The ancient Greeks are responsible for naming many of the figures and solids we commonly see in Geometry. For example, the word “prism” comes from the Greek word meaning “to saw”, which comes from the fact the cross sections (or cuts) of a prism are congruent. The word “cylinder” also comes from Greek, specifically from the word that means “to roll”. In addition, the Greeks were also “the first to systematically investigate the areas and volumes of plan figures and solids”. One of the most famous of these Greeks is the mathematician Archimedes who is directly responsible for the approximation of the area of a circle, the approximation of pi, the formulas for the volume and surface area of a sphere, and a technique called the “method of exhaustion”, which was used to find areas and volumes of figures in a manner similar to that of modern calculus. Archimedes viewed his discovery of the formula for the surface area of a sphere as his greatest mathematical achievement and even instructed that it be remembered on his gravestone as a sphere within a cylinder.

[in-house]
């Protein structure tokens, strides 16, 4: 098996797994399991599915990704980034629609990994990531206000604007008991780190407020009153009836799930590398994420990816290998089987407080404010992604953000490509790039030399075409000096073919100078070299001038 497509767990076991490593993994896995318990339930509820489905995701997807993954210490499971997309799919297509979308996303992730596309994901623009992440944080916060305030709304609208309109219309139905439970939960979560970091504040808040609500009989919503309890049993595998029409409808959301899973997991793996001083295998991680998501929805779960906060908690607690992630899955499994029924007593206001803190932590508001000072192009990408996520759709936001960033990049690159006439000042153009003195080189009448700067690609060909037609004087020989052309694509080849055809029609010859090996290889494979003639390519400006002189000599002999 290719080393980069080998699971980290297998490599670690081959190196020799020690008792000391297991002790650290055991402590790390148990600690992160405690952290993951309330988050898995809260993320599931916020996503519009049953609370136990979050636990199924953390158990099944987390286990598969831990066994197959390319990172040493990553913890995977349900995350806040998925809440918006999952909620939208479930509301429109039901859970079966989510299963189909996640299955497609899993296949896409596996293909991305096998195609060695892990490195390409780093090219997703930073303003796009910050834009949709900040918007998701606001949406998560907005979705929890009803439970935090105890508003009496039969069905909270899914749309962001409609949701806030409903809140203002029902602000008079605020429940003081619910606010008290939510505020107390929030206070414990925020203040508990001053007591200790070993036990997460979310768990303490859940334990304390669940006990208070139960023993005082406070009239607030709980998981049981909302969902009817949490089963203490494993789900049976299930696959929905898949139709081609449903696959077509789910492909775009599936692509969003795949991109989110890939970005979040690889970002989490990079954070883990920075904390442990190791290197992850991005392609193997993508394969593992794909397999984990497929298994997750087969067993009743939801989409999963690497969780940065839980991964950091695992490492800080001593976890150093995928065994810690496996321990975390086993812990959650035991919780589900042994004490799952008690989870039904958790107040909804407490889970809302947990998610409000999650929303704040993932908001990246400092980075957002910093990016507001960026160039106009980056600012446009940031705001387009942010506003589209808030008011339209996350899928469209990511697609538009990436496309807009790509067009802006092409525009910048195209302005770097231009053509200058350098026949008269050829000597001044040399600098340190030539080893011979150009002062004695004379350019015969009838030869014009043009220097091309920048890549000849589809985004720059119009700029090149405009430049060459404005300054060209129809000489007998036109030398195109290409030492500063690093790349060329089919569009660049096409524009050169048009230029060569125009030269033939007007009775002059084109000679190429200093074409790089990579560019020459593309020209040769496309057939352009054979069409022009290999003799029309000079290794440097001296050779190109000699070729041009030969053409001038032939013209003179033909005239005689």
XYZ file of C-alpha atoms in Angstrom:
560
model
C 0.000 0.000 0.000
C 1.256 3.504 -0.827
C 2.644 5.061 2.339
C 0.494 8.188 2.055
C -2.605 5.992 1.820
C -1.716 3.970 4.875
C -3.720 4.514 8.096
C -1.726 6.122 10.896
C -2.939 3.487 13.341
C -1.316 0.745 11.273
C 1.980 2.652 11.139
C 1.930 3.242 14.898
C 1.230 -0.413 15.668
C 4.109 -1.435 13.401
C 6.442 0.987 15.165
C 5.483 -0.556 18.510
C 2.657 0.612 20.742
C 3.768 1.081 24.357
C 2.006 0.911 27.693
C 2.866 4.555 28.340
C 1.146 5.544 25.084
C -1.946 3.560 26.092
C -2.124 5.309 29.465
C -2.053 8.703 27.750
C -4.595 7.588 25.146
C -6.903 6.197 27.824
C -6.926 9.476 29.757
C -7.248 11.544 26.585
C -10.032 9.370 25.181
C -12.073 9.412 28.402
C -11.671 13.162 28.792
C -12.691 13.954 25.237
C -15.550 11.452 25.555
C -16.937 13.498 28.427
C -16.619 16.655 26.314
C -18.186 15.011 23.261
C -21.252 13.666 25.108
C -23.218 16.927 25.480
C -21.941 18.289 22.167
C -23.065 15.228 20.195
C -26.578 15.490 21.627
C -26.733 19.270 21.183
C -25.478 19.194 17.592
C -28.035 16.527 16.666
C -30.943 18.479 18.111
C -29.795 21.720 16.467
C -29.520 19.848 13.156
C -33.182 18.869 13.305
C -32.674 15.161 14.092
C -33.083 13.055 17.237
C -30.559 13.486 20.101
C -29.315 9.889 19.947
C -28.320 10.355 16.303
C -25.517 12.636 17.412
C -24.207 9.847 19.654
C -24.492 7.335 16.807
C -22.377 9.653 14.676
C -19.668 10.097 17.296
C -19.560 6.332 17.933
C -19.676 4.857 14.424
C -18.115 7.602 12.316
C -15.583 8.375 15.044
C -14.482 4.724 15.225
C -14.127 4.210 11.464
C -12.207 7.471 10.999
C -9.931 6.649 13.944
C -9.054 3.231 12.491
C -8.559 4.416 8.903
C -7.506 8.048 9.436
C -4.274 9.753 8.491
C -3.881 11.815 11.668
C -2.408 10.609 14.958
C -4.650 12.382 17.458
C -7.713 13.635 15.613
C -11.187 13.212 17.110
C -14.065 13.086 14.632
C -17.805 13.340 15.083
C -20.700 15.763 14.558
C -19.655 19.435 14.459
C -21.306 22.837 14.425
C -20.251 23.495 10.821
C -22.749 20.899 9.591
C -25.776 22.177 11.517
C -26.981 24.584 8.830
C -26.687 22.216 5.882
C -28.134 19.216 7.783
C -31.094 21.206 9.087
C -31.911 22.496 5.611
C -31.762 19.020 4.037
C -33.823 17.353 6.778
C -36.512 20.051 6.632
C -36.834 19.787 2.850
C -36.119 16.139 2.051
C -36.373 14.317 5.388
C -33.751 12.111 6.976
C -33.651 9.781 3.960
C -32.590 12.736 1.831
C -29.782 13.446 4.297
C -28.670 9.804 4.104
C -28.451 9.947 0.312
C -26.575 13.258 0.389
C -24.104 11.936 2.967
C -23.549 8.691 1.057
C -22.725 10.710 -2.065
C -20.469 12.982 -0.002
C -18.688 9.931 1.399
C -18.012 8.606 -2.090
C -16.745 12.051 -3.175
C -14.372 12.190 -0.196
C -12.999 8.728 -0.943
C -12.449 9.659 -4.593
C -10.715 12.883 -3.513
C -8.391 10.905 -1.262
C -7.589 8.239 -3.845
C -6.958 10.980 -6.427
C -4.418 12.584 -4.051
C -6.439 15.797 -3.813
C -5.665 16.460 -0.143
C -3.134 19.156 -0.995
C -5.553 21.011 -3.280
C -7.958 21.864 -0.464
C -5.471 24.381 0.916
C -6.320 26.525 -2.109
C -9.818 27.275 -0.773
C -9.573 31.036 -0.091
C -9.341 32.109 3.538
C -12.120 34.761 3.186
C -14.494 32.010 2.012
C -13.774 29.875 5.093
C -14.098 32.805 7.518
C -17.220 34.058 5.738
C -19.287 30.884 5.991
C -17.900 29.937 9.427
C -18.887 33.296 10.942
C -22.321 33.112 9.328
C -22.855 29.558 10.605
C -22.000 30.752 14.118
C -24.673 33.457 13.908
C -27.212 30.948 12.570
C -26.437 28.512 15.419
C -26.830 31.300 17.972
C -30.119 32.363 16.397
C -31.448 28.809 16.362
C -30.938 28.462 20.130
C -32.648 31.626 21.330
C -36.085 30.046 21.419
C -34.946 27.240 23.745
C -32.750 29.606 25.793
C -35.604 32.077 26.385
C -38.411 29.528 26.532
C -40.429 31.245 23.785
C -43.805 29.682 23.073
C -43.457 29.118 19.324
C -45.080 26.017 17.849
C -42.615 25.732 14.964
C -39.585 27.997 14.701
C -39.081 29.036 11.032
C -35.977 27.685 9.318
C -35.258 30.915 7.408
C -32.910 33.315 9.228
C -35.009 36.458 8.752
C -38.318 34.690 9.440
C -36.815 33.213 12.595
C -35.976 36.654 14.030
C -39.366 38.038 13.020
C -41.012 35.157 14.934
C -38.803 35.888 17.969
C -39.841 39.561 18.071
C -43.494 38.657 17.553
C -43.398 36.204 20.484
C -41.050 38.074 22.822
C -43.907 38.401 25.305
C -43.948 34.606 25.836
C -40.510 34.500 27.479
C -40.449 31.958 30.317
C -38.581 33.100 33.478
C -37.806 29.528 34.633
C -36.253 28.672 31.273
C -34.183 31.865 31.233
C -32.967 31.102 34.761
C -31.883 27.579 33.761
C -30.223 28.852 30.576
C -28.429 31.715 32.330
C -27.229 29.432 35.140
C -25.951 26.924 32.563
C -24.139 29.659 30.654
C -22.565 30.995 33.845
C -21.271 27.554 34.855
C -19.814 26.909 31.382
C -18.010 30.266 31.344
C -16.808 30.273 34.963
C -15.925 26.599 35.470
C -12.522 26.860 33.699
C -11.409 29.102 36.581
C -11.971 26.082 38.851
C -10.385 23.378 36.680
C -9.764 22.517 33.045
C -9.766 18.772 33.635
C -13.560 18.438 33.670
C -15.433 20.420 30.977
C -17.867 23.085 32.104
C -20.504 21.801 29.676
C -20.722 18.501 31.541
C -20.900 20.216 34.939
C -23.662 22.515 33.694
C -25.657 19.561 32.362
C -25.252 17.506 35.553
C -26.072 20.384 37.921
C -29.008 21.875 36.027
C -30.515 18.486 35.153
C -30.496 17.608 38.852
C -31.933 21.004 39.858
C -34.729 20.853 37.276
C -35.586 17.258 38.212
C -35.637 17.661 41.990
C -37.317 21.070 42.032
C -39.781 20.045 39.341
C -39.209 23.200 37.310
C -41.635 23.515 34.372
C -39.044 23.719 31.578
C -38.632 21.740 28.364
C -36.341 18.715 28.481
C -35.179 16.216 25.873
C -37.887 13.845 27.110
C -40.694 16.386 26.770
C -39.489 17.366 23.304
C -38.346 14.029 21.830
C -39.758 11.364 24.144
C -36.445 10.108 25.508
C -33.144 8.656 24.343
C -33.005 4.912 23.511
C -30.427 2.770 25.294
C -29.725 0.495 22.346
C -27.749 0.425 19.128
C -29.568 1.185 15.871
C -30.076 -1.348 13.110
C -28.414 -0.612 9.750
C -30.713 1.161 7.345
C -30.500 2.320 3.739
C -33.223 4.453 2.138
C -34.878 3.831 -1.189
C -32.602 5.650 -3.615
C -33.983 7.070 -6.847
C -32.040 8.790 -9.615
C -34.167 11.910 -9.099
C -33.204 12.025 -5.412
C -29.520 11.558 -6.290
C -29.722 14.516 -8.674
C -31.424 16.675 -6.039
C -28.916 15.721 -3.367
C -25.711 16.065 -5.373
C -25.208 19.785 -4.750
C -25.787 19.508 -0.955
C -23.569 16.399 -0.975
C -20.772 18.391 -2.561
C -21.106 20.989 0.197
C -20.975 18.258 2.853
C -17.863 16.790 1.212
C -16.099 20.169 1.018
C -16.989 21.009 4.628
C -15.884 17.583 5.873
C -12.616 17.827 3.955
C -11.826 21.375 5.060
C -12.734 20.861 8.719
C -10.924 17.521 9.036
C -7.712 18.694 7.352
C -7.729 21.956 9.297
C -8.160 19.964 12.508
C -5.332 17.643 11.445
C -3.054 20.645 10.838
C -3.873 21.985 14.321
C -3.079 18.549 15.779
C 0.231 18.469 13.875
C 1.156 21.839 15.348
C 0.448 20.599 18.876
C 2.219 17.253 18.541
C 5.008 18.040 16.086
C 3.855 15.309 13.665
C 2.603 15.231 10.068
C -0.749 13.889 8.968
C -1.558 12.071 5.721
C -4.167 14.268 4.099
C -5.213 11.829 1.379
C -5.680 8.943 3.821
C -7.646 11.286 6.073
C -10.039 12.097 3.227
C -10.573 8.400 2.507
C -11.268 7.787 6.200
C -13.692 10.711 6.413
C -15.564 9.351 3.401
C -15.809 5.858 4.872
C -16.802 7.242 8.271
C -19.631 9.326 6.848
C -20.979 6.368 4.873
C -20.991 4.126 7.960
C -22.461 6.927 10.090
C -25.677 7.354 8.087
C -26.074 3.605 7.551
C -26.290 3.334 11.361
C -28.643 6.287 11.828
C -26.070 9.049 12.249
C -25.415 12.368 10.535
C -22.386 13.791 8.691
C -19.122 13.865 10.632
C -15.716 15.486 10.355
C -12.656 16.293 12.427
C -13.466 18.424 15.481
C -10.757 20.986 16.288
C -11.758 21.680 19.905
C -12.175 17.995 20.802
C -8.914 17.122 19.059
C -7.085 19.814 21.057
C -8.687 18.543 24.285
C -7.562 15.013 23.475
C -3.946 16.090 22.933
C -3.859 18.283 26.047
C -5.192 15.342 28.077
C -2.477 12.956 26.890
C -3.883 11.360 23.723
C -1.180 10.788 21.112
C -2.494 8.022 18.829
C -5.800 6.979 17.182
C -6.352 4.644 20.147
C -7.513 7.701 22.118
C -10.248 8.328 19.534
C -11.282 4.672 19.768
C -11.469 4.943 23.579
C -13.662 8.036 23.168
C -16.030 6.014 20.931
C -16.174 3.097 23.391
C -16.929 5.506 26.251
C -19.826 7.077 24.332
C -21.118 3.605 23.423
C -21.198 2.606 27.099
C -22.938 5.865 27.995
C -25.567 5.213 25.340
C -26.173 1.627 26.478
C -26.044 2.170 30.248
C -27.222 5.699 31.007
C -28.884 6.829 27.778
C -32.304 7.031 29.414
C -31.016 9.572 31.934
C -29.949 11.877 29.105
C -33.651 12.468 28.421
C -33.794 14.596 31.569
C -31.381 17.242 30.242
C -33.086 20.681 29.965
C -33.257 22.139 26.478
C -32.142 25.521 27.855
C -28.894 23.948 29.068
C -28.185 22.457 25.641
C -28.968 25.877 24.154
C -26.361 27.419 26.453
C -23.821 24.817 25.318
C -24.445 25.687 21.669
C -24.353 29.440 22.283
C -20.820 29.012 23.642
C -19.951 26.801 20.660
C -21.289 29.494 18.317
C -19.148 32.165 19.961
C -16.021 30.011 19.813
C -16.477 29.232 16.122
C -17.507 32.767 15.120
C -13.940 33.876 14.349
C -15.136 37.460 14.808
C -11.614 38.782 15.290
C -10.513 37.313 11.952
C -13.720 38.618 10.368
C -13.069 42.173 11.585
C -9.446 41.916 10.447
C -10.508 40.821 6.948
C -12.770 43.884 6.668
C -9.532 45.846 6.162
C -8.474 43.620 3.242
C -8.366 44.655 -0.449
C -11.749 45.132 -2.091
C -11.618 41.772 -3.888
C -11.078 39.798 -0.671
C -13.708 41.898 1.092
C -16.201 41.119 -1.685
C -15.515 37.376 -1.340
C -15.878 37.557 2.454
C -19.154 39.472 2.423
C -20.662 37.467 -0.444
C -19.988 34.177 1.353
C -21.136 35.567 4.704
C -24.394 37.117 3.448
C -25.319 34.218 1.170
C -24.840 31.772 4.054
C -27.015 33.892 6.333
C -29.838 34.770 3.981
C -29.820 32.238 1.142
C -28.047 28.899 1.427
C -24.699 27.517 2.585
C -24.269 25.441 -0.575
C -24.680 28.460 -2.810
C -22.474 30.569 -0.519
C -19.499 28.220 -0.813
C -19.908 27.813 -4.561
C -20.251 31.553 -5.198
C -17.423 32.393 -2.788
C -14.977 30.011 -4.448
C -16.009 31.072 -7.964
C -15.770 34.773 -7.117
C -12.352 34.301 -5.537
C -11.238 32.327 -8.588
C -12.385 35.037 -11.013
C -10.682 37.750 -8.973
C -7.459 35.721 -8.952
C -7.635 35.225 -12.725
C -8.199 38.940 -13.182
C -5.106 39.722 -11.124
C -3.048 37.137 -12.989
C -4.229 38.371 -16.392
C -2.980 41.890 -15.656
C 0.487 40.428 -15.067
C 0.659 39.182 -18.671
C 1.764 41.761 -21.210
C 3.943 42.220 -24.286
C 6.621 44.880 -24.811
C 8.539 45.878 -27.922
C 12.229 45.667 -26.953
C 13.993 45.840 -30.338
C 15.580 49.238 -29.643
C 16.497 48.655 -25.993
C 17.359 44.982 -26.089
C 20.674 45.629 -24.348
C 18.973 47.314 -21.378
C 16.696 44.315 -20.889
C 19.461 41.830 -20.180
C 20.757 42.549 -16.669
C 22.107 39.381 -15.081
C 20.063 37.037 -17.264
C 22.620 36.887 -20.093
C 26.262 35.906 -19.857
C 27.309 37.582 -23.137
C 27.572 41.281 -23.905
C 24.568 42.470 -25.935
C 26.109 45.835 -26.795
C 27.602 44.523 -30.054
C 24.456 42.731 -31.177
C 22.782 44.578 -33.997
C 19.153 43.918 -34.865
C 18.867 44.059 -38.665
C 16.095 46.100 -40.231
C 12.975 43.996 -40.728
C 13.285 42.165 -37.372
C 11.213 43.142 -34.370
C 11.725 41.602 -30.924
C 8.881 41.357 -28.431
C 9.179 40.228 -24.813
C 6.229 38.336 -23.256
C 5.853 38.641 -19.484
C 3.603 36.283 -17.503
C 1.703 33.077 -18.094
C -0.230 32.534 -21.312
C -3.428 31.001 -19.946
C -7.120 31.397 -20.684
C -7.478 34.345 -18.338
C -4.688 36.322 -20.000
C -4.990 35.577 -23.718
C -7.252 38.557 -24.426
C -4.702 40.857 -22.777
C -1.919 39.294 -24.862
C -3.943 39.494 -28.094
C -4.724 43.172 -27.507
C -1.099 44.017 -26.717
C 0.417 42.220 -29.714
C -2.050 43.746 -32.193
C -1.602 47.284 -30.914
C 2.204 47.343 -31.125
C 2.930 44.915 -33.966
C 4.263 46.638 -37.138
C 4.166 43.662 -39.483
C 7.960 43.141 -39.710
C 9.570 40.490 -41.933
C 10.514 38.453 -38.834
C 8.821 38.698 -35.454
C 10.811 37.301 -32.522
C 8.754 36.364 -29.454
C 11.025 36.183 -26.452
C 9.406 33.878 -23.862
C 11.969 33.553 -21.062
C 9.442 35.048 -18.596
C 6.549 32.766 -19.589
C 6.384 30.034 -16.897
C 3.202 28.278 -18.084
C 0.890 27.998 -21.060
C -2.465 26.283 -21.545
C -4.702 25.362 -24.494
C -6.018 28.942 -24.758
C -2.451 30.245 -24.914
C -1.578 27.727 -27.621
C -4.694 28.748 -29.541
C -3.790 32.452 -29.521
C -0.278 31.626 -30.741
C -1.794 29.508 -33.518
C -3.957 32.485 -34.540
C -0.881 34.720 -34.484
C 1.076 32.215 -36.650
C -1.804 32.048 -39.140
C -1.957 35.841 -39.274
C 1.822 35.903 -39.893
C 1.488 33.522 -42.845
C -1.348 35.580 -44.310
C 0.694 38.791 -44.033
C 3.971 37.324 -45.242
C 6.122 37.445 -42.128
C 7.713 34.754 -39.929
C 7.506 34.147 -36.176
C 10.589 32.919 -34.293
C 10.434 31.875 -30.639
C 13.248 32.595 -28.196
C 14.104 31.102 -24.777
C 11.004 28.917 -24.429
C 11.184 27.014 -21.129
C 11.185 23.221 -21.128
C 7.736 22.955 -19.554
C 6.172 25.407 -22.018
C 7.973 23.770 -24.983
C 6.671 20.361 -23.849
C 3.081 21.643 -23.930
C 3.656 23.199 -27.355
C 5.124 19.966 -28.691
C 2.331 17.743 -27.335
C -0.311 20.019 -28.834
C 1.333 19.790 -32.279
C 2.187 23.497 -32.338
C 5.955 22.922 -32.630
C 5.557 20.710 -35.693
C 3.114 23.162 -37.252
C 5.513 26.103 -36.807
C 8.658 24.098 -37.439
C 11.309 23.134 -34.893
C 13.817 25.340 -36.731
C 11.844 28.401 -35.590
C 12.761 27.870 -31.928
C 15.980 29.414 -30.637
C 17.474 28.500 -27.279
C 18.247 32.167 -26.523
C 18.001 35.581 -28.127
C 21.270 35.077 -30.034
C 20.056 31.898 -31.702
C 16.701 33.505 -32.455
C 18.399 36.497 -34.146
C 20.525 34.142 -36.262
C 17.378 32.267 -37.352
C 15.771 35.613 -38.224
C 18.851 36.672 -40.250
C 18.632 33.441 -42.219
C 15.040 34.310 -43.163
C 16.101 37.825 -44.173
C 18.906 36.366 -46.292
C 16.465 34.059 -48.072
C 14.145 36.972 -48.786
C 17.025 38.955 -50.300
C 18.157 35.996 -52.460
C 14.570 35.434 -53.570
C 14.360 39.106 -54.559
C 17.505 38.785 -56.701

Another mathematician who developed techniques that bore similarities to modern calculus was Italian mathematician Bonaventura Francesco Cavalieri. While his discoveries pertained to finding the volume of objects, he was able to use are of cross sections to show that “two objects have the same volume if the areas of their corresponding cross-sections are equal in all cases”. This came to be known as Cavalieri’s Principle, but it is important to note that Chinese mathematician Zu Gengzhi had previously discovered this principle hundreds of years before Cavalieri. The next biggest advancement in this topic is attributed to integrals and making sense of the idea of finding the area under a curve. An approximate method for finding the area of a figure with an irregular boundary was developed known as Simpson’s Rule which had previously been known by Cavalieri but was rediscovered in the 1600s.